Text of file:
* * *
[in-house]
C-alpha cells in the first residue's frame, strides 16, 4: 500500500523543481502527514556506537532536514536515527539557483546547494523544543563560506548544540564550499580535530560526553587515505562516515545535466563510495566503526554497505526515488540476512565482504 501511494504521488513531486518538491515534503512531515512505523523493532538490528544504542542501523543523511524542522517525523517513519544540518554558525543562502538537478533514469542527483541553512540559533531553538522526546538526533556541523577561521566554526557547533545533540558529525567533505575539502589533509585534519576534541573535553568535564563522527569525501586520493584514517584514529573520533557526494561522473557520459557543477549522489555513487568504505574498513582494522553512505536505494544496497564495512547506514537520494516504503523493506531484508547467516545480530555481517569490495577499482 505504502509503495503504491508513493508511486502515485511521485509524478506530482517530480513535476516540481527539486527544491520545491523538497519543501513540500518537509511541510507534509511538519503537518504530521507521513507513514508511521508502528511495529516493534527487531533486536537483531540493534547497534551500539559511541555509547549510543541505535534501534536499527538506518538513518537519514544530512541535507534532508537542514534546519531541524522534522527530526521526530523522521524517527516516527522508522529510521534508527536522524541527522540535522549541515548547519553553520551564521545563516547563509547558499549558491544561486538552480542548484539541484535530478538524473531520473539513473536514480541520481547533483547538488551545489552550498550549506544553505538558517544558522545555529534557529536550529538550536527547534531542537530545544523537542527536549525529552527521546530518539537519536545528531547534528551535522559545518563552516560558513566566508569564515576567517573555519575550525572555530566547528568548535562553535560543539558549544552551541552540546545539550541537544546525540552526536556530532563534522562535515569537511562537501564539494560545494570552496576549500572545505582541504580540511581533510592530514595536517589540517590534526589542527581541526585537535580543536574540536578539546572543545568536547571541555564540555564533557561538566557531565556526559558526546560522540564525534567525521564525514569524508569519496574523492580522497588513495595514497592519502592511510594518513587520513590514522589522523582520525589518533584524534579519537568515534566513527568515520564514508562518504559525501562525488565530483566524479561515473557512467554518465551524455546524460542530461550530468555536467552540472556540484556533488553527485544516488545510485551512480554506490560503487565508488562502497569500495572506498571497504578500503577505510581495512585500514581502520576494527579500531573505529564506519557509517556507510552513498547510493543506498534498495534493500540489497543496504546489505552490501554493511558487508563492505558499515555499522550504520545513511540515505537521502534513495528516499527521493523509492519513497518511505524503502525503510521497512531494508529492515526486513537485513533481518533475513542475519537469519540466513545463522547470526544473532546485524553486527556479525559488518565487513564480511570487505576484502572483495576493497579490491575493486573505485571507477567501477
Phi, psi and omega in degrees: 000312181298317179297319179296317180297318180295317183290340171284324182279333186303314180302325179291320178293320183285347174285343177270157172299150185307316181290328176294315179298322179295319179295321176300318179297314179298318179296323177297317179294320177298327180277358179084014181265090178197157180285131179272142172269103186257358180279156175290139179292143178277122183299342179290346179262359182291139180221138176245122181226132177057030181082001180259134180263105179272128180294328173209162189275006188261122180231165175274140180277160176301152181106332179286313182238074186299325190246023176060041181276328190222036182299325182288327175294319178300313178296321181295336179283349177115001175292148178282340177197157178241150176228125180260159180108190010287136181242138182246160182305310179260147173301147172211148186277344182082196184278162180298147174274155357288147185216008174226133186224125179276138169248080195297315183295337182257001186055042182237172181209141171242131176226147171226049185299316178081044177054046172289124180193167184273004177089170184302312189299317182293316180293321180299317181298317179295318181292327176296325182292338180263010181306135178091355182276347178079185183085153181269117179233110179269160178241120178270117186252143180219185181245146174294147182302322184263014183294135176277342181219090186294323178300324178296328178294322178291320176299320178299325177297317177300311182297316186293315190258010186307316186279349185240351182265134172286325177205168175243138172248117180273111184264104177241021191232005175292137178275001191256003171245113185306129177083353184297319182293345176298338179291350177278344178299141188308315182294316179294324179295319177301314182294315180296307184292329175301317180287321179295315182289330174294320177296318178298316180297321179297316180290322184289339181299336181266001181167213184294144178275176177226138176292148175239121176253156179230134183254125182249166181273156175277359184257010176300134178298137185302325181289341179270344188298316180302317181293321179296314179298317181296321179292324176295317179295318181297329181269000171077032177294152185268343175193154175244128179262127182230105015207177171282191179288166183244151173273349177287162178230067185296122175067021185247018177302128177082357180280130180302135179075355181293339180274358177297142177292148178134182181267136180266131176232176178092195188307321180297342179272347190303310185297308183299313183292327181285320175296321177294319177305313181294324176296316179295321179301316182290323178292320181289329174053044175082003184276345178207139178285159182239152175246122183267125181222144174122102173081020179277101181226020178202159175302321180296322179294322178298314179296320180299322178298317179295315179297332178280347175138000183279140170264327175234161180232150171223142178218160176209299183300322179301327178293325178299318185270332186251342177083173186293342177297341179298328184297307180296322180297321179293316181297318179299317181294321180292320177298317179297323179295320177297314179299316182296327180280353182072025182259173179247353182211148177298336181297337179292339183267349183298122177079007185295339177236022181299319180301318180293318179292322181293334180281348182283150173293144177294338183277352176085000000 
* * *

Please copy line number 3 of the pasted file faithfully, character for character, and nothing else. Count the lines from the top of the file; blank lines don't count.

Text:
Phi, psi and omega in degrees: 000312181298317179297319179296317180297318180295317183290340171284324182279333186303314180302325179291320178293320183285347174285343177270157172299150185307316181290328176294315179298322179295319179295321176300318179297314179298318179296323177297317179294320177298327180277358179084014181265090178197157180285131179272142172269103186257358180279156175290139179292143178277122183299342179290346179262359182291139180221138176245122181226132177057030181082001180259134180263105179272128180294328173209162189275006188261122180231165175274140180277160176301152181106332179286313182238074186299325190246023176060041181276328190222036182299325182288327175294319178300313178296321181295336179283349177115001175292148178282340177197157178241150176228125180260159180108190010287136181242138182246160182305310179260147173301147172211148186277344182082196184278162180298147174274155357288147185216008174226133186224125179276138169248080195297315183295337182257001186055042182237172181209141171242131176226147171226049185299316178081044177054046172289124180193167184273004177089170184302312189299317182293316180293321180299317181298317179295318181292327176296325182292338180263010181306135178091355182276347178079185183085153181269117179233110179269160178241120178270117186252143180219185181245146174294147182302322184263014183294135176277342181219090186294323178300324178296328178294322178291320176299320178299325177297317177300311182297316186293315190258010186307316186279349185240351182265134172286325177205168175243138172248117180273111184264104177241021191232005175292137178275001191256003171245113185306129177083353184297319182293345176298338179291350177278344178299141188308315182294316179294324179295319177301314182294315180296307184292329175301317180287321179295315182289330174294320177296318178298316180297321179297316180290322184289339181299336181266001181167213184294144178275176177226138176292148175239121176253156179230134183254125182249166181273156175277359184257010176300134178298137185302325181289341179270344188298316180302317181293321179296314179298317181296321179292324176295317179295318181297329181269000171077032177294152185268343175193154175244128179262127182230105015207177171282191179288166183244151173273349177287162178230067185296122175067021185247018177302128177082357180280130180302135179075355181293339180274358177297142177292148178134182181267136180266131176232176178092195188307321180297342179272347190303310185297308183299313183292327181285320175296321177294319177305313181294324176296316179295321179301316182290323178292320181289329174053044175082003184276345178207139178285159182239152175246122183267125181222144174122102173081020179277101181226020178202159175302321180296322179294322178298314179296320180299322178298317179295315179297332178280347175138000183279140170264327175234161180232150171223142178218160176209299183300322179301327178293325178299318185270332186251342177083173186293342177297341179298328184297307180296322180297321179293316181297318179299317181294321180292320177298317179297323179295320177297314179299316182296327180280353182072025182259173179247353182211148177298336181297337179292339183267349183298122177079007185295339177236022181299319180301318180293318179292322181293334180281348182283150173293144177294338183277352176085000000 